Bradd Levitan has a good feeling about the future of sangria. The CEO of Beso Del Sol Sangria sees the vibrant activity from suppliers of some of the nation’s largest wine brands, who are adding or building up their sangria labels, as well as a host of new sangria brands on the market. He also sees what’s happening in the on-premise, where sangria is capturing a larger share of the limelight than ever before. “I believe the category will grow upwards of 50% over the next five years,” Levitan says. “Sangria is now the No.-2 menu-featured cocktail on-premise, behind the Margarita.”
Bottled sangria, of course, is sold primarily in the off-premise, though there’s some on-premise penetration. While growth slowed somewhat last year, bottled sangria volumes have nearly doubled since 2010. Depletions of sangria (excluding wine brands whose overall volumes are not primarily sangria) increased 1.9% to 2.39 million cases last year, according to Impact Databank.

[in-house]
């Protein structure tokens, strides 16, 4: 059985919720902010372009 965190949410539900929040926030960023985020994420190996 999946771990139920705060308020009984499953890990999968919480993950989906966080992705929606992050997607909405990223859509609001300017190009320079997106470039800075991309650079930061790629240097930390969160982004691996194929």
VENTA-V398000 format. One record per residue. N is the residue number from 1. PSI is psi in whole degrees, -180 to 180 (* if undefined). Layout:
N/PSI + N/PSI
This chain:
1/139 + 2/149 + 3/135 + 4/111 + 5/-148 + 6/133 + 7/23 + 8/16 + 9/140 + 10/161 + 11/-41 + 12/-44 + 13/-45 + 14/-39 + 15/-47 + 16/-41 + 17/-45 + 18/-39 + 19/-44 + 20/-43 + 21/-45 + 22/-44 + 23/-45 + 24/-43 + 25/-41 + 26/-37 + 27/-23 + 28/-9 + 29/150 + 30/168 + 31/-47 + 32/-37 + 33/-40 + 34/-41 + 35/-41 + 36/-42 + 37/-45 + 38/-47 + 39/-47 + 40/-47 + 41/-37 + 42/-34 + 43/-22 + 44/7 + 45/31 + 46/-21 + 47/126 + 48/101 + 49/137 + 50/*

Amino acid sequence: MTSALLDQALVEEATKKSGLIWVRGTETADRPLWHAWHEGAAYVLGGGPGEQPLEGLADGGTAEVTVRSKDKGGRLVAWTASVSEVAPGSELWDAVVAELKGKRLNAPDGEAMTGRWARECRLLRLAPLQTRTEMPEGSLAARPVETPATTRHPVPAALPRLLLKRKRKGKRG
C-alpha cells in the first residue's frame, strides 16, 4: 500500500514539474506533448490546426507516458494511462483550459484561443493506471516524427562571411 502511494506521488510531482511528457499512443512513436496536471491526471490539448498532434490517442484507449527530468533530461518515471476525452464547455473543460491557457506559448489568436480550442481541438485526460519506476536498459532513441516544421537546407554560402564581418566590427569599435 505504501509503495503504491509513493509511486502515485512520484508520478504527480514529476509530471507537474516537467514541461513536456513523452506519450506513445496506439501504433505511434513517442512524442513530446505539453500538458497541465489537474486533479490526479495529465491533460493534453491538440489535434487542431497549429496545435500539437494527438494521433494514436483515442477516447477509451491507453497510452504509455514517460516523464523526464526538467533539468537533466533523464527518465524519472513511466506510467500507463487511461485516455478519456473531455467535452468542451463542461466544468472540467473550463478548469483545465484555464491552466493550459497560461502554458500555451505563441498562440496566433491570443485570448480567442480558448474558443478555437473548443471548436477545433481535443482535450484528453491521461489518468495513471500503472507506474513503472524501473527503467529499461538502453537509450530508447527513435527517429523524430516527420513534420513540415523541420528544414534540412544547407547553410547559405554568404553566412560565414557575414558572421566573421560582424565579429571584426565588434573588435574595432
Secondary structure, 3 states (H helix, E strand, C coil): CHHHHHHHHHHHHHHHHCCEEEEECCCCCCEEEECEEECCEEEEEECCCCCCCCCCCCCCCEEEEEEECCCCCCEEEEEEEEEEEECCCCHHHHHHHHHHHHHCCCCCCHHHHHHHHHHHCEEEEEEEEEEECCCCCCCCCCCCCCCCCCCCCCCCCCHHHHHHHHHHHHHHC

If Levitan’s predictions are correct, the category’s strong showing in the on-premise could spur more aggressive growth for bottled brands in the coming years. Sangria is a common feature on restaurant menus these days. And while restaurants occasionally use bottled sangria, more often they are making their own concoctions from scratch. For example, in restaurants within the Phoenix-based Fox Restaurant Concepts portfolio, sangria is “not only unbelievably strong, it’s growing,” notes beverage director Mat Snapp. “In some of our brands, namely Blanco Tacos & Tequila, sangria accounts for half the wine sales.” Snapp says sangria has the dual attributes of being social and appropriate for various occasions year-round. “People who are doing it right modify sangria for the weather, the season, and the guest,” he says. “Sangria becomes a category as opposed to a thing. If you do it right you can sell a glass of sangria to just about anybody, every day and all day.”